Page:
Traction: Part 3

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Contrary to what you might be expecting, the start of a Moon race isn't the dramatic event it is back on Earth. Well visually at least, it's the exact opposite. If you were expecting all the bikes to zoom off at incredible speeds with every driver barging their way up the pack, competing in a vicious fight for the front, maybe resulting in a few crashes, swear words and broken bones, then I'm sorry to say you would be disappointed.

The start of any Luna race is such an anti-climax that for the most part it isn't televised. Only the most dedicated fans tune in to watch the start because it's boring to look at. The issues over power and torque meant that acceleration had to be slow and controlled, resulting in a gradual increase in speed. Any rider who actually wanted a chance of winning couldn't afford an explosion of speed in-case they lost contact with the ground. So what is normally quite an  exciting moment of a race, became a long drawn out one as every rider slowly pulled away from the start line.

However, saying all that, the lack of speed is more than made up for later on. The more popular sections of the race come when the bikes got up to full speed, and what a speed it was! Due to lack of air resistance, the long and rather heavy bikes could reach speeds of around 400kmh in the low gravity. That's around 100kmh more than an F1 car back on earth.

Marvin, and all the other racers pulled away in near perfect unison. The faint rumble of his bikes gyro and the contact it had with the track becoming a smooth drone as the motor was no longer in standby mode. The huge wheels made slow but steady revolutions as the long bulk of the chassis was dragged forward. Getting faster and faster as the seconds ticked by, the first part of the track was a long straight designed to give the racers time to gather speed.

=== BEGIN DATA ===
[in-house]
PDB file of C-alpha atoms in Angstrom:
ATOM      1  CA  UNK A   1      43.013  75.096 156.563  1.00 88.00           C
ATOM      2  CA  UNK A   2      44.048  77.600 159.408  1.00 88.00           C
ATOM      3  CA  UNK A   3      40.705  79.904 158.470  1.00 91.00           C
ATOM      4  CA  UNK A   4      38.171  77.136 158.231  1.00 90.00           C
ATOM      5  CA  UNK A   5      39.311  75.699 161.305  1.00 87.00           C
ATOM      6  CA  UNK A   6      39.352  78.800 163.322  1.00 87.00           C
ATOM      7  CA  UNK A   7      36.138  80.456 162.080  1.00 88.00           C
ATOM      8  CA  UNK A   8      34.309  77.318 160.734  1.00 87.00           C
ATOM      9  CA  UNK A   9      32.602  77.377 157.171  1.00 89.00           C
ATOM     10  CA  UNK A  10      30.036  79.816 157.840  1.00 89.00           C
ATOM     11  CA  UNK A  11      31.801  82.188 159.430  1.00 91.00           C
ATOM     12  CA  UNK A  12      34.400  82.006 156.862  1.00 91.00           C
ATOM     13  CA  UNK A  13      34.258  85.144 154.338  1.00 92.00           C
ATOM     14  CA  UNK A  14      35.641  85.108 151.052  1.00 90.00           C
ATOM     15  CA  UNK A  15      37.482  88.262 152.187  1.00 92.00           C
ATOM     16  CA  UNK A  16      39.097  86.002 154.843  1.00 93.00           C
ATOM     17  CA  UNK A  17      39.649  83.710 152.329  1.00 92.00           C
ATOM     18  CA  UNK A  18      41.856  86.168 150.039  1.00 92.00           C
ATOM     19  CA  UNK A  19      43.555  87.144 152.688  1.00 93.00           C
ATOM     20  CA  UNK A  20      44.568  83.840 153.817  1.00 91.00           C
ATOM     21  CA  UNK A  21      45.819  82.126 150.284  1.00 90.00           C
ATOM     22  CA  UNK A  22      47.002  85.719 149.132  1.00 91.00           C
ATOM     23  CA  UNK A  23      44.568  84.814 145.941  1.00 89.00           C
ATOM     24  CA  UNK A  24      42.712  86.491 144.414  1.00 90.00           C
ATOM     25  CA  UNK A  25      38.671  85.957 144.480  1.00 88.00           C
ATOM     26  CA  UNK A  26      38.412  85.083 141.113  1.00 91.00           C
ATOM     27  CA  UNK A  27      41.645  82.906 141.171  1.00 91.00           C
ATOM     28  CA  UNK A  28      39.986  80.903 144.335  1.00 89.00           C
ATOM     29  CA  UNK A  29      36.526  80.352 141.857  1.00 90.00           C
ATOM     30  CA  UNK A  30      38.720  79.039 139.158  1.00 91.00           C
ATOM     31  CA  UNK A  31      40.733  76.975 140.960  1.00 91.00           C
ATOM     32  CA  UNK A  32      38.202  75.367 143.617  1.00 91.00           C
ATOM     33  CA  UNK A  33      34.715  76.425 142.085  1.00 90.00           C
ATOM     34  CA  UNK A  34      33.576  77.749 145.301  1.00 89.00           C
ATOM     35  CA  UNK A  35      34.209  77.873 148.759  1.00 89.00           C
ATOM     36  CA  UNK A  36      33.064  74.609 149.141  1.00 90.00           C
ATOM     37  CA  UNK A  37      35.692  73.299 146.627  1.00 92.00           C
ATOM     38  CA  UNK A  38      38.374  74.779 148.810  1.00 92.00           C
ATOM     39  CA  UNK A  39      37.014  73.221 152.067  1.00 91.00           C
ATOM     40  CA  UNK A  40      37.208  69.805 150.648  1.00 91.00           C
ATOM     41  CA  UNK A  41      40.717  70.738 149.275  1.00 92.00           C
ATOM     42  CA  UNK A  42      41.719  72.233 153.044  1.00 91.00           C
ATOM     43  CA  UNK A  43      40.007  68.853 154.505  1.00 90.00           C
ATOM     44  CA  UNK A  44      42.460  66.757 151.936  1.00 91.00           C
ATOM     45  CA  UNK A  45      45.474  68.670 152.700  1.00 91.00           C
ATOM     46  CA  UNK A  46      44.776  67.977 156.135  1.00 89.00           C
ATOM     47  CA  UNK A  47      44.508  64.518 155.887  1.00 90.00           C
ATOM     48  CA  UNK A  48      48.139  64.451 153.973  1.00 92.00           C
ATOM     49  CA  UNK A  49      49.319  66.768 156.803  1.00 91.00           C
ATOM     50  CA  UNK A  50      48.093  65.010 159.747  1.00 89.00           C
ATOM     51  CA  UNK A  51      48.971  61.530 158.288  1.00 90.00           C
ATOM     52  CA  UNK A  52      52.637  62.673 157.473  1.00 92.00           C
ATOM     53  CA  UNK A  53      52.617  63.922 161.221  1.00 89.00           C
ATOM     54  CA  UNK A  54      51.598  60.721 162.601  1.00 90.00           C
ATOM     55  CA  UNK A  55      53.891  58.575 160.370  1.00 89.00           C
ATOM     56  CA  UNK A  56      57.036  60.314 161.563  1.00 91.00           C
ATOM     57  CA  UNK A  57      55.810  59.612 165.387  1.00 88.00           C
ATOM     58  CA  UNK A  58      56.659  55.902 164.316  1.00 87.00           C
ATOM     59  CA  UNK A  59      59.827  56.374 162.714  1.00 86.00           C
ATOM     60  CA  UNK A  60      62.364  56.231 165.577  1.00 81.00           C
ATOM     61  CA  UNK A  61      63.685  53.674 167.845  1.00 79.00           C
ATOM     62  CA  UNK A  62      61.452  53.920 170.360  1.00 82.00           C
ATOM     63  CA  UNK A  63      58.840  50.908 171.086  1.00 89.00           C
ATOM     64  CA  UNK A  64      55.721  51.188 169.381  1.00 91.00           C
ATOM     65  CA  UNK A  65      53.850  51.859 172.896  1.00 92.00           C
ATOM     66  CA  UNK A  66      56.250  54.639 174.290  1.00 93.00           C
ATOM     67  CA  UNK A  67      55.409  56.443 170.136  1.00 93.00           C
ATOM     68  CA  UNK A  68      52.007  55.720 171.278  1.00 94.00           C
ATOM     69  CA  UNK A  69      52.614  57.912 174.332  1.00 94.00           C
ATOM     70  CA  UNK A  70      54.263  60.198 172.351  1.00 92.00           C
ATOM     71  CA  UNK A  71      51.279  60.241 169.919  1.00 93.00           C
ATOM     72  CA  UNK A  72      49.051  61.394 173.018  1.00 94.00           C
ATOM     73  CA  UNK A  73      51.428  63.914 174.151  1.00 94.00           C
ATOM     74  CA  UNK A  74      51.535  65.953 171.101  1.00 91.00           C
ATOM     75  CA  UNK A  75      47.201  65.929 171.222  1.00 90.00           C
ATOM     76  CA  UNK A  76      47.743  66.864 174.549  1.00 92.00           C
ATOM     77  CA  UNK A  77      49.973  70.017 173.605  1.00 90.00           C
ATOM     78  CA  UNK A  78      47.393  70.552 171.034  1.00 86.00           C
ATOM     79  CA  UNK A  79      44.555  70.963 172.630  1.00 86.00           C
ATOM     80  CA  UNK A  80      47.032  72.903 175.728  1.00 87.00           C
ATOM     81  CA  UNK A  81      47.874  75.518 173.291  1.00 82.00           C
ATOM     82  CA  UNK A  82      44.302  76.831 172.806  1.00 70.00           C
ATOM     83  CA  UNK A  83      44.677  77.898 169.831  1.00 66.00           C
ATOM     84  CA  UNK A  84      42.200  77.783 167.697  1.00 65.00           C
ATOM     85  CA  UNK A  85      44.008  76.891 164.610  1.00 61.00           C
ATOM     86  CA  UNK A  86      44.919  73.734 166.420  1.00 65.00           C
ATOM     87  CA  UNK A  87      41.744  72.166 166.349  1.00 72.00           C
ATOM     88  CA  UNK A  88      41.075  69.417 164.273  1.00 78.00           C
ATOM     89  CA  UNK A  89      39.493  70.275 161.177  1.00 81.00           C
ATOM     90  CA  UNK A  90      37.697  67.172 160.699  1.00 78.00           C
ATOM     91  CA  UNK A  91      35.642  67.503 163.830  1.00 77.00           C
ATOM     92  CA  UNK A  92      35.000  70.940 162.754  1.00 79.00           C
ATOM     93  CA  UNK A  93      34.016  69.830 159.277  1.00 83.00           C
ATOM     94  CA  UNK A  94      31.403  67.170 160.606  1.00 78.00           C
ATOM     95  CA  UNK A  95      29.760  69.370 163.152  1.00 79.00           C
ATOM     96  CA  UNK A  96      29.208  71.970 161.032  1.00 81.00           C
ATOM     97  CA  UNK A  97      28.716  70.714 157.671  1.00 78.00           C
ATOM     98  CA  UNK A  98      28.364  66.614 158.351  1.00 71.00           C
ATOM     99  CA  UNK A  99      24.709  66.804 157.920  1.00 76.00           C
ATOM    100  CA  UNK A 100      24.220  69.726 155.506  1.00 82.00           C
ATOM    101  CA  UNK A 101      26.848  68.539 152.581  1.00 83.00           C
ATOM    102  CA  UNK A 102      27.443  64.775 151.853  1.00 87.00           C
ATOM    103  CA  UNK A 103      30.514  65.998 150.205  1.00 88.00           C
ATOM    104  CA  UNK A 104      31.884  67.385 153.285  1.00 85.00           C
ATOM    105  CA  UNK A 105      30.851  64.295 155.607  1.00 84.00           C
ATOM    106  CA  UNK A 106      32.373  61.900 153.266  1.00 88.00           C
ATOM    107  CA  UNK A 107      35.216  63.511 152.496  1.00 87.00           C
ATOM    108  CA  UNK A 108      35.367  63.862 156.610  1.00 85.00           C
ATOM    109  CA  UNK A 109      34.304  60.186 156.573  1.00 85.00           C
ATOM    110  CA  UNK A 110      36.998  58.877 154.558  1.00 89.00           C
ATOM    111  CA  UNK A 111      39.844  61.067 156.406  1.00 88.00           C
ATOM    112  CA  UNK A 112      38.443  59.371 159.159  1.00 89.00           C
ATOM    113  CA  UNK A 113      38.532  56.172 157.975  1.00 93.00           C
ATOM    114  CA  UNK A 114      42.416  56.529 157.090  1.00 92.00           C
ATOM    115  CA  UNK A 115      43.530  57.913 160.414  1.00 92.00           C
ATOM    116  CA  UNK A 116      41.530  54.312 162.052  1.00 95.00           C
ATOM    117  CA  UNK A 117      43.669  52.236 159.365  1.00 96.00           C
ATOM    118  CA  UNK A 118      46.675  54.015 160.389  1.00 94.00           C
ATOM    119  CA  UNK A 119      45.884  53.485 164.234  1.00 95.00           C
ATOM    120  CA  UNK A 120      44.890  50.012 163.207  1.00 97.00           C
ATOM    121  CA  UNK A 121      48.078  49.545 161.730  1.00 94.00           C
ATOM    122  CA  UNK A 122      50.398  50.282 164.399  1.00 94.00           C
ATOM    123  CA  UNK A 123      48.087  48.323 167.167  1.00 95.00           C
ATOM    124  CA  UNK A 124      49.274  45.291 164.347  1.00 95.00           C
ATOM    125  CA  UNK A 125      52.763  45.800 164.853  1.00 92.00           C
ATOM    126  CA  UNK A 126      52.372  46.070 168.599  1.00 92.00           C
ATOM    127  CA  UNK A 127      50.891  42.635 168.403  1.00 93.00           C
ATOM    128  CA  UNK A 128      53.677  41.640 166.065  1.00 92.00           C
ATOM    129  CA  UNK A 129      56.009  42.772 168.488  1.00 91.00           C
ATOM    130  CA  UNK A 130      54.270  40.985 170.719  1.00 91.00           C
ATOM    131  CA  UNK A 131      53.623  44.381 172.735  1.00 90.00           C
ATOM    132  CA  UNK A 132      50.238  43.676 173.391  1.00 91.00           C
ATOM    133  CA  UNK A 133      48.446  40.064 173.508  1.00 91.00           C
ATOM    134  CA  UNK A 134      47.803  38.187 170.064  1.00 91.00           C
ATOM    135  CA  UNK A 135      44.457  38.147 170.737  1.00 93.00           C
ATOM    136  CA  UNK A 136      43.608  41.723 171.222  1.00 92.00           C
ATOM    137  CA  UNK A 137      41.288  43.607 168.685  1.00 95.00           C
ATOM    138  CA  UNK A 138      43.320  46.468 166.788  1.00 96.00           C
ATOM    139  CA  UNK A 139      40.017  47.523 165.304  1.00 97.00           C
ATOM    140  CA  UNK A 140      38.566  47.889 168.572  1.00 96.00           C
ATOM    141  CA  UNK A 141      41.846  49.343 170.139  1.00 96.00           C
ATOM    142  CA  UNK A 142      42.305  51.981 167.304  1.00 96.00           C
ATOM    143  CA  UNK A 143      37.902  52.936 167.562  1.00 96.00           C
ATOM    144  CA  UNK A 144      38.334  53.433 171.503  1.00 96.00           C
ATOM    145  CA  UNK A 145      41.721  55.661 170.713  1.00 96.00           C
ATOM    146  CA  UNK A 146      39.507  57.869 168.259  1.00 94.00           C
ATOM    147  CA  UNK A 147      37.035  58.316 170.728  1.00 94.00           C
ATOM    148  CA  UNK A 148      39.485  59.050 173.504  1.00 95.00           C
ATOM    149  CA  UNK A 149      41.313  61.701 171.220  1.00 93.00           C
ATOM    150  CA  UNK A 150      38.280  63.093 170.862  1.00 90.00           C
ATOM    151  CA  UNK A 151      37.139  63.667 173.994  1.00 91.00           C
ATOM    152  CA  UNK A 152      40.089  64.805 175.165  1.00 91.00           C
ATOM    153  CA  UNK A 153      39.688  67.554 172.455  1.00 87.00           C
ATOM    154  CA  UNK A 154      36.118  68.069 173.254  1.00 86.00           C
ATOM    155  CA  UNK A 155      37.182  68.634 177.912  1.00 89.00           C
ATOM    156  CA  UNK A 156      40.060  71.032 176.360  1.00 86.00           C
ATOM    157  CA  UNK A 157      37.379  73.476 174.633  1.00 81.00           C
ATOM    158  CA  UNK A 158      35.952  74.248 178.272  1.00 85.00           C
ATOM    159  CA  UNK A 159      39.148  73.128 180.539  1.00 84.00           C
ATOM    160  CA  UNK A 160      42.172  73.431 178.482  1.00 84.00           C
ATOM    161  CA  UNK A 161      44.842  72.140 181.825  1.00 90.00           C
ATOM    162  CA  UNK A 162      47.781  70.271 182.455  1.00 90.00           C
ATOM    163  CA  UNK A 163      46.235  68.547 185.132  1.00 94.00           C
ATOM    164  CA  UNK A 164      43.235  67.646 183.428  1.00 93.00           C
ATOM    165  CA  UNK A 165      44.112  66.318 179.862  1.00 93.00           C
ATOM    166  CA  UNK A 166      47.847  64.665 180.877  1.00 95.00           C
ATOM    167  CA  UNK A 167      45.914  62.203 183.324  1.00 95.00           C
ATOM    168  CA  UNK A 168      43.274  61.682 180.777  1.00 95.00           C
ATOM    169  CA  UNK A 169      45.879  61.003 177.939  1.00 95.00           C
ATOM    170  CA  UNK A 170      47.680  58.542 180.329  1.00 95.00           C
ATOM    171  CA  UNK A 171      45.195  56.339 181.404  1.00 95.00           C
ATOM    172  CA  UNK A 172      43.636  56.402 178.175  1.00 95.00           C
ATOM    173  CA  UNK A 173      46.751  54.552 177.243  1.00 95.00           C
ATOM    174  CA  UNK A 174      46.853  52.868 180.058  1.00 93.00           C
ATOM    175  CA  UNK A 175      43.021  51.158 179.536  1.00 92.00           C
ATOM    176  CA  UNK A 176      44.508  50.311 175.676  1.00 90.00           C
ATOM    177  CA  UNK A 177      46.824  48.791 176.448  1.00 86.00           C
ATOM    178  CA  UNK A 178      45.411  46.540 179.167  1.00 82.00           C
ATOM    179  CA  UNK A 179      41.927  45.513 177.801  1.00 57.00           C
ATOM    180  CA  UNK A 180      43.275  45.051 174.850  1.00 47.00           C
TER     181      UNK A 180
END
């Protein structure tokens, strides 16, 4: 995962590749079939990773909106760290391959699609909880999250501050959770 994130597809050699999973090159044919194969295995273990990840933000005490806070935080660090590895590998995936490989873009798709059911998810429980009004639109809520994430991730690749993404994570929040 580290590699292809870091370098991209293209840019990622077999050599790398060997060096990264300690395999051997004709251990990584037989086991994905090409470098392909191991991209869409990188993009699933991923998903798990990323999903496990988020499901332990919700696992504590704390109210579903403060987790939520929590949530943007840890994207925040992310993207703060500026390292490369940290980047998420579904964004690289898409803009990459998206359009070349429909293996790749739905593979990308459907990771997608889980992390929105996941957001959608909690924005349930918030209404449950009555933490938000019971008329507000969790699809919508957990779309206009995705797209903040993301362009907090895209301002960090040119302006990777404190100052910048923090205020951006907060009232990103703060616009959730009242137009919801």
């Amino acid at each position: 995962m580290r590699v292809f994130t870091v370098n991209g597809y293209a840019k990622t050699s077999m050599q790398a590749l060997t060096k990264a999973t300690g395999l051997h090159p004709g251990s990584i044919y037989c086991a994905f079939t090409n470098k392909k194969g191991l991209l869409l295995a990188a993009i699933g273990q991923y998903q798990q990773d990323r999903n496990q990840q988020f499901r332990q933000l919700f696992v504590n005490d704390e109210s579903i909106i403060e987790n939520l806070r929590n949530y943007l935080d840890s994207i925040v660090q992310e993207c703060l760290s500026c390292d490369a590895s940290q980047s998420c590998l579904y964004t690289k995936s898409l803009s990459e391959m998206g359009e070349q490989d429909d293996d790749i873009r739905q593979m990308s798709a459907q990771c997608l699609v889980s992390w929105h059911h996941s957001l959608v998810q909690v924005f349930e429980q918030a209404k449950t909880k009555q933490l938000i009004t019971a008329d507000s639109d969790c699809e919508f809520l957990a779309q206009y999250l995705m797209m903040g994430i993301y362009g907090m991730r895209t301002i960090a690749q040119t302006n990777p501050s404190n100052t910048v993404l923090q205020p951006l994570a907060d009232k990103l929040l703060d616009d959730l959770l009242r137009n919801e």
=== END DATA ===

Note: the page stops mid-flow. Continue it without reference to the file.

The pack moved out of the starting gates and onto the straight. 5kmh, 10kmh, 20kmh. Marvin pulled forward, his main goal was to at the very least, match the speed of the bike ahead. 40kmh, 80kmh, 100kmh. The track was almost perfectly flat at this point, so it was easy to keep contact with the ground, however the slightest imperfection could spell disaster. Stretching out for over 5 miles, it gave all the riders plenty of time to gather speed. 120kmh, 150kmh 200kmh! The speed reaching the point where the sight of the Moon's surface on either side of the track had become a grey blur. 250kmh, 300Kmh, 400kmh!

Ahead however, his vision was crystal clear. The lack of atmosphere to get in the way bringing things into focus that otherwise wouldn't be. The peaks of distant mountains still holding their detail in full on the emerging horizon,glistening in the white sun. Marvin could also make out a collection of unnatural shapes.

Along with multiple camera towers he could make out a collection of audience stands. Tall rectangular buildings that held vast crowds of excited occupants. Sitting out in the open non-existent moon air in their much more humble EVA suits, ready to get a glimpse of the speeding riders. The already shiny buildings began to sparkle even more as a bombardment of camera flashes erupted towards the track as the leaders of the pack approached the crammed stands.

Marvin never understood this, what an exercise in futility! The bikes where traveling near their top speed at this point, so surely any pictures that were taken would come out as just a blurry smear. Not unlike the side of his vision. Regardless, Marvin zoomed past the crowed in the blink of an eye.

Leaving the silver structures behind, he was now surrounded once again by open land. Nothing around him apart from bleak plains, sharp hills and the occasional camera stand. So far the race had been easy, relaxing even. Driving in a straight line was easy no matter where you did it.

However it had only just begun and this high speed was going to be a deadly issue when it came to turning. As it happens he came to the first corner shortly after the viewing stands sunk bellow the horizon. The horizon on the moon is only 2.43km away and while traveling at just over 400kmh, it didn't take long. A long bend that arched to the left, stretching out for many kilometres. Breaking gently before reaching it, he reduced his speed down to a more manageable 200kmh. Curving with this extremely wide arch, he activated the gyro at the heart of his bike, leaning the cumbersome machine into the corner. He also fired the retros to maintain fine control over the lean. He aimed as close to the apex as he could. Feeling his bike glide underneath him with a smooth action, responding to his controls proficiently. He came out of the corner and opened up the throttle again. Easy.

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